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  1. Indeed, this must have been a very exciting meeting to have attended. There are a number of things, I could comment on, but, what strikes me the most, is that, if there are as many gay clergy, as you say, then, I would think, that the women of the Church who are seeking full inclusion, and in particular, ordination,have many a sympathetic ear, with those same gay clergy!
    How things could change!

  2. Fergus P Egan says:

    With reference to the “wounds’ in the Church, from my experience I have witnessed hatred where there should be love, exclusion where there should be inclusion – and the list goes on. I fear the wounds are so deep that a major infusion/transfusion is required before it is too late. The living Church is in the members – the wonderful men and women who strive to live the Gospel. The vast majority of these wonderful men and women are outside the governance of the Church.
    Perhaps it is already too late for many who will never experience meaningful acceptance within our lifetime. In the USA, for example, the second largest religious group is lapsed Catholics. I fear that attempts to reform the existing structures is like whipping a dead horse. The structure itself is irreparable. It needs to be replaced from the bottom up and from the top down, replaced with a Church in keeping with the spirit of the Church founded by Christ (as opposed to an obsolete and dysfunctional structure modeled on the Imperial Rome).
    Fergus P Egan

  3. Fergus, I concur with your last statement wholeheartedly and so doing the Church might well have to raised from the apostolic ground. An appropriate reference might be William Harrington’s work about House Church. I know that there is concern about valid Eucharist, but I believe there is a way of doing that even in a house church situation.

  4. At Jesus last supper there were only twelve present besides Himself. The model of Eucharist would seem to be a small intimate gathering, not large crowds following a closely prescribed ritual as favoured in traditional churches, especially the Catholic church.

  5. I tried to ignore this article because it upset me so much, but as usual ‘fools rush in where angels fear to tread’! The idea that a Synod on the Family would consist of only Cardinals and other celibate clerics would be like a re-run of the Humanae Vitae encyclical that was passed into doctrinal teaching by the conservative celibate few. At (a) in the article it highlights the unease among clergy of discussing women’s role within the Church. How dare those clergy. What in their priestly formation gave rise to this attitude? It is not fear of women. It is dualism, that goes back to the adoption of neo-Platonic philosophies by the early Church Fathers, Augustine, Gregory of Nysssa and all those other men, held in high esteem, who influenced the infallibly held teachings that the Church holds sacred today. Both Augustine and Aquinas upheld Plato’s and Aritotle’s belief that a woman is ‘a mutilated male’. The reason for the lack of engagement by clergy on this forum, I believe is twofold. One is fear of being ‘fingered’ by an anonymous informer and reported to Rome for their views and the other is whatever was inculturated within their priestly formation that gave them their god-given right to be disinclined to engage with women. To all of those priests who do not engage with women or with this forum, ‘Don’t take any burning torch with you. Don’t be seduced into the notion that fire burns in you and nowhere else. Watch and stay where you are until the hidden fire of the divine Spirit flares up, and kindle your own flame by that. Learn there what you must say, and discover there what you must do’ (Borgman).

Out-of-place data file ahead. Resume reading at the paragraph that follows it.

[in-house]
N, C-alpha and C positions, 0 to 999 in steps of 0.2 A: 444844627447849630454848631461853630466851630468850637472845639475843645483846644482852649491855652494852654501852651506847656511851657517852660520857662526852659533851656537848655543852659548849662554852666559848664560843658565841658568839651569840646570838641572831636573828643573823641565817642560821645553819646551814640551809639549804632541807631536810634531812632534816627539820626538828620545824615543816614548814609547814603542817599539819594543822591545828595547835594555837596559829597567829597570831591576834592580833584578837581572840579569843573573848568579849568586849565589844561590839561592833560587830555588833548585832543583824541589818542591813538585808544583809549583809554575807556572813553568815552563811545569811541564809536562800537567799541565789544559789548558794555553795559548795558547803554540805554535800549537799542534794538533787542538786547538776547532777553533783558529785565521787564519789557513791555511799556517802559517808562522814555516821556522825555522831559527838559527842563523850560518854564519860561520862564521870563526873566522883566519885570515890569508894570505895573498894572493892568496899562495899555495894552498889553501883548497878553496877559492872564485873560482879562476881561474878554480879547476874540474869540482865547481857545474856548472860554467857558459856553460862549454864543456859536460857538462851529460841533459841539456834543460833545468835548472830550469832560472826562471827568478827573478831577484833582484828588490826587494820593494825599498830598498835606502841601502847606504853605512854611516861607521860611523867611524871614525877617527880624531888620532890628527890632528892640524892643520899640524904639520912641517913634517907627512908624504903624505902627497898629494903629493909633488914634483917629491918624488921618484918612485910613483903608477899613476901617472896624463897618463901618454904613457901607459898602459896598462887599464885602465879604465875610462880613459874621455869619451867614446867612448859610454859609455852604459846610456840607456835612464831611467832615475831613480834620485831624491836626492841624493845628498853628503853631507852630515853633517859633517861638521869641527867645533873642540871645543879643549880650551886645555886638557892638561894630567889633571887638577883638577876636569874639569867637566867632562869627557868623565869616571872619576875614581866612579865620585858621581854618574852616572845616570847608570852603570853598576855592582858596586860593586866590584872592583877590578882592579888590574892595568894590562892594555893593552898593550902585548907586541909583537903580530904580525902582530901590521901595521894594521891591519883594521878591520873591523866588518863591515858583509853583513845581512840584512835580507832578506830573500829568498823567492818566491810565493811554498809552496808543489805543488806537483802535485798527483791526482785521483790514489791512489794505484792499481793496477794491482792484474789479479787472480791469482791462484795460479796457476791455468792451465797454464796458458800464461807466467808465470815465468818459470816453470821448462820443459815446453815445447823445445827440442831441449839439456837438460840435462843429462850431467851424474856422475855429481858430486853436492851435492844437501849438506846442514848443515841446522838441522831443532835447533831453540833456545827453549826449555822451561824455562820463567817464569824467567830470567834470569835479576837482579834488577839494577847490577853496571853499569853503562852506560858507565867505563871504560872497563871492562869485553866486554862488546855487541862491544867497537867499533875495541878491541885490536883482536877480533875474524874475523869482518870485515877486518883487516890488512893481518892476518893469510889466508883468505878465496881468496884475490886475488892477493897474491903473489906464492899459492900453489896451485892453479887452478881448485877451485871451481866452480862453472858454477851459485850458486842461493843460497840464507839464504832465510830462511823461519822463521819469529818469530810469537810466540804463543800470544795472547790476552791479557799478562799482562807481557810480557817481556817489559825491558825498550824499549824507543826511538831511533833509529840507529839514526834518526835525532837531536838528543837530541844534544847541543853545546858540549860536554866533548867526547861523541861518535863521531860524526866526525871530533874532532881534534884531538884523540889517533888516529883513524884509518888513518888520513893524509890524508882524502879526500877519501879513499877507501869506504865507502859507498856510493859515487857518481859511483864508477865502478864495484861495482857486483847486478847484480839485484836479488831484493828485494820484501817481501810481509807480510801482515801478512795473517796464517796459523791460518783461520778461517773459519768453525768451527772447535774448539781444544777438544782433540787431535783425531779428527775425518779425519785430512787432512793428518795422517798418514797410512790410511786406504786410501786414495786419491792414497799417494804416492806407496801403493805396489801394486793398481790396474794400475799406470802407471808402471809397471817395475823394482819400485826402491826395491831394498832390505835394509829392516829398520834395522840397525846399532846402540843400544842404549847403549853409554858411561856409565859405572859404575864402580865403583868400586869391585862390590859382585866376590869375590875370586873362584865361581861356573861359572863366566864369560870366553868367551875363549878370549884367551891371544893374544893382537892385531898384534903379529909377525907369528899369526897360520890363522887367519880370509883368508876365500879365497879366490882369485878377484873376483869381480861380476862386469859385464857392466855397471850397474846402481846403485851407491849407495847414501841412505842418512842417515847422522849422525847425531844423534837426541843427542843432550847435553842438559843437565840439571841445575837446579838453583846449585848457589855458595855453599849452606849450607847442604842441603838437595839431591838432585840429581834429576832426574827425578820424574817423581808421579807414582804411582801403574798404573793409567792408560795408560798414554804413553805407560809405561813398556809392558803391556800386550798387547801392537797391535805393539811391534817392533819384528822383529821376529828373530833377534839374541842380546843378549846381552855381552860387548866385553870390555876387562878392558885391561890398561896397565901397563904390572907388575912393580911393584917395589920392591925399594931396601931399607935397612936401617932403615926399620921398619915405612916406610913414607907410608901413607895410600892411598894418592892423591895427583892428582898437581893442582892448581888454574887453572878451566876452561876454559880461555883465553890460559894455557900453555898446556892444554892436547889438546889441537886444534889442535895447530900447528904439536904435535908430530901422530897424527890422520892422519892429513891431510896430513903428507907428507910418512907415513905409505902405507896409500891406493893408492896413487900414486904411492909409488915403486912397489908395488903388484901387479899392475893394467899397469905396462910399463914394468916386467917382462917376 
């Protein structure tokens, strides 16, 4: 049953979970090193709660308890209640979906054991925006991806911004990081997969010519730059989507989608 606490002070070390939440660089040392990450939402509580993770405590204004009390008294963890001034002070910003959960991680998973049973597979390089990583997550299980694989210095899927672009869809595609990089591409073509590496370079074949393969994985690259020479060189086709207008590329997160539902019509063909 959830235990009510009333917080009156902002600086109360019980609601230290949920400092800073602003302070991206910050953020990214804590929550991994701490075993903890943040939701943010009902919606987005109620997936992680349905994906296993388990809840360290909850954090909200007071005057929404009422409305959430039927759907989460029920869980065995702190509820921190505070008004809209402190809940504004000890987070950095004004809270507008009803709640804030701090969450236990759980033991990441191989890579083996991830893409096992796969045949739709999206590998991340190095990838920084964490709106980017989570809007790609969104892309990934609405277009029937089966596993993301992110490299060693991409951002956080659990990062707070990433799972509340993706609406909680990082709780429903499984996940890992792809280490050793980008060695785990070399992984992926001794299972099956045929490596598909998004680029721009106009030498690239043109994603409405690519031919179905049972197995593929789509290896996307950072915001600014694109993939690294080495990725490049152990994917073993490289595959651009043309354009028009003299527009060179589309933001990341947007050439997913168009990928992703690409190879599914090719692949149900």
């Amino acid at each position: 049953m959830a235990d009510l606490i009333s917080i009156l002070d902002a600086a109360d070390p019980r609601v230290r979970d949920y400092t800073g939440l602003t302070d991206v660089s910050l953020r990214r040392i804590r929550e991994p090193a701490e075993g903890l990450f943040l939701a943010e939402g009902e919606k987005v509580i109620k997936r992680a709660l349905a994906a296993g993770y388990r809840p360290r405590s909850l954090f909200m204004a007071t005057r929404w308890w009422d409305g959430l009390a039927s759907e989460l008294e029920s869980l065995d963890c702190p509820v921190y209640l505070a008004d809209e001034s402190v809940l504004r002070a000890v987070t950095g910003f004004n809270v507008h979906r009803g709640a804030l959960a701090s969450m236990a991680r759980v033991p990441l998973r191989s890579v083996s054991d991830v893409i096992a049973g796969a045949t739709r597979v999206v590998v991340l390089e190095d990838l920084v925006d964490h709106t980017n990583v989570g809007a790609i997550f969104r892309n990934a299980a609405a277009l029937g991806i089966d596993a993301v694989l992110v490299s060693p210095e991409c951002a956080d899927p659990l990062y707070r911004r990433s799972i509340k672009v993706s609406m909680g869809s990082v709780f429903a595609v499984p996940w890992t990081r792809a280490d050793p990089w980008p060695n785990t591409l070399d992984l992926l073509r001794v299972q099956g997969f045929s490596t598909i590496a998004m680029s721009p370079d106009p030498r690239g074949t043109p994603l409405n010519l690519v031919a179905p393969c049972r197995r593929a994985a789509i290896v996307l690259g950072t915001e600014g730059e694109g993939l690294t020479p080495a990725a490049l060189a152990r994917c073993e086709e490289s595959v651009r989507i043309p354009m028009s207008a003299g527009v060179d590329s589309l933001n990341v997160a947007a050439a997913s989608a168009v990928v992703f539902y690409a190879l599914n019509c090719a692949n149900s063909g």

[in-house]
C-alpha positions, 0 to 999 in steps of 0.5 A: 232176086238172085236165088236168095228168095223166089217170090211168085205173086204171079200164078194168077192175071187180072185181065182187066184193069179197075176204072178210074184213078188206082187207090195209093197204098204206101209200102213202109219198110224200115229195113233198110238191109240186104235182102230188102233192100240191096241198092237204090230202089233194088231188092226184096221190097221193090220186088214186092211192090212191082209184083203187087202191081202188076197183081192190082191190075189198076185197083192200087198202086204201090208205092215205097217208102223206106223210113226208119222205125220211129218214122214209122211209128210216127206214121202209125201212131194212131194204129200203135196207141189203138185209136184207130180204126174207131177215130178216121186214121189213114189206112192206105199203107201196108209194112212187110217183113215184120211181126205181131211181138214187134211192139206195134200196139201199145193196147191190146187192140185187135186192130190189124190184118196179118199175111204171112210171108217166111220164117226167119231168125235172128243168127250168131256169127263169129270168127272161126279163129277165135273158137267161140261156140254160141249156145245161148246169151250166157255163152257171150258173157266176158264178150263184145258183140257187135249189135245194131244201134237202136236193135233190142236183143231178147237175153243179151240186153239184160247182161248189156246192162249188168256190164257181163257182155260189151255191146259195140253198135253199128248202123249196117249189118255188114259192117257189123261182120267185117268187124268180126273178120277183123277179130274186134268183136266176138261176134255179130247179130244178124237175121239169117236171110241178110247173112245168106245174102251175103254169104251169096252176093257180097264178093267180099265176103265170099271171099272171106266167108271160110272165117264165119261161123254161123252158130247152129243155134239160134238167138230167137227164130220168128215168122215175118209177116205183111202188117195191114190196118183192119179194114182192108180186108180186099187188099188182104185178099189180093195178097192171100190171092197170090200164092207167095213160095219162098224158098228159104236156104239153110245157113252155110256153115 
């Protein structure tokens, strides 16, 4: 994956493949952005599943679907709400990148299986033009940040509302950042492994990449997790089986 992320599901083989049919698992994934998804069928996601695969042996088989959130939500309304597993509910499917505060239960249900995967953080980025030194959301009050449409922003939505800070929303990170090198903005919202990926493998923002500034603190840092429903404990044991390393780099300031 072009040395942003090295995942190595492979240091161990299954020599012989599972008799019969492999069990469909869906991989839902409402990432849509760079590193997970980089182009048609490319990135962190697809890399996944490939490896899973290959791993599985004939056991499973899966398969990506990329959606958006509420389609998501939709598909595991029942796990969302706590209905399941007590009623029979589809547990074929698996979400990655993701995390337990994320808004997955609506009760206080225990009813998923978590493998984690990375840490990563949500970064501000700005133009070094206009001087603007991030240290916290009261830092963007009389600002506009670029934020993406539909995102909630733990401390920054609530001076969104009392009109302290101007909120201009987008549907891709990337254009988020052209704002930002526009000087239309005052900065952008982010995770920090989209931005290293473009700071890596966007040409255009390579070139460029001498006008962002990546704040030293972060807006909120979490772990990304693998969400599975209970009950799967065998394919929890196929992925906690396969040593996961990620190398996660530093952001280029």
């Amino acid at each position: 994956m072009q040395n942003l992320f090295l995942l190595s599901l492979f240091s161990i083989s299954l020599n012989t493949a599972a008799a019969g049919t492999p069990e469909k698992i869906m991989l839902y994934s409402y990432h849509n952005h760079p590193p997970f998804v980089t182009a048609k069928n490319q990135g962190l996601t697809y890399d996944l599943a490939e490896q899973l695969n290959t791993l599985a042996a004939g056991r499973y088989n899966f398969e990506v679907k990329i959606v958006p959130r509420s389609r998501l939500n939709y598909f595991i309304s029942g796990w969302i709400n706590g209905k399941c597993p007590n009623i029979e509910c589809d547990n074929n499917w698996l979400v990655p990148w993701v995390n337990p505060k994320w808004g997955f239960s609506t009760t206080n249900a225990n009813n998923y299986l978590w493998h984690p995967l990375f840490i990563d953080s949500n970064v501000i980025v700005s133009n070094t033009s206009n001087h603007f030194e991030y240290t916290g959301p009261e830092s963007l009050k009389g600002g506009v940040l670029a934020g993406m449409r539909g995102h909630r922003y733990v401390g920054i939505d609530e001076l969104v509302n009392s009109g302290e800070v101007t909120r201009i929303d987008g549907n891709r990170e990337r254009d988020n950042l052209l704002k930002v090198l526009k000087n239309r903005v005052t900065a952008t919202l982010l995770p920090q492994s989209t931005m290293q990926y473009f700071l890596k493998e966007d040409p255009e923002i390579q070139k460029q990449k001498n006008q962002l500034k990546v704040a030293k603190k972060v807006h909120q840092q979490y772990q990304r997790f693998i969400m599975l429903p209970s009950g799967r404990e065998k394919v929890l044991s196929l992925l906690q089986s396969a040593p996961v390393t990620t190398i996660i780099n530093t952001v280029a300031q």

6. I had read another review of the reform meeting in Austria in the N.C.R. I was reminded that I had suggested on this forum, that the reform groups from around the globe, needed to come together as one voice, so that, as one, huge voice, they might be heard at the Vatican. As a result of this gathering in Austria…what has been assembled is the “Network of Networks” and I truly hope that as such, they are a reform force to be reckoned with by the Pope and his Vatican elite. The caution is that this “reform conglomerate” could become another professional group in the Church and not really achieve a beneficial situation for all of us.
    However, if the Lord, is driving their agenda…something positive and enduring could happen for change, for reform, and for our fidelity to Christ and Vatican II.

  7. “The living Church is in the members-the wonderful men and women who strive to live the Gospel. The wonderful men and women are outside the governance of the Church”. Fergus P Egan @2 above, you are so right. Those high ranking civil servants in Rome who make all the rules and regulations which govern our Church, do not, and never have, lived in the real world. That is why we have so much hope in Pope Francis, to turn things around. Living with the poor of Argentina for so long, has given him a totally different view of Church, than those who have never worked at the coalface of Church. Hope springs eternal.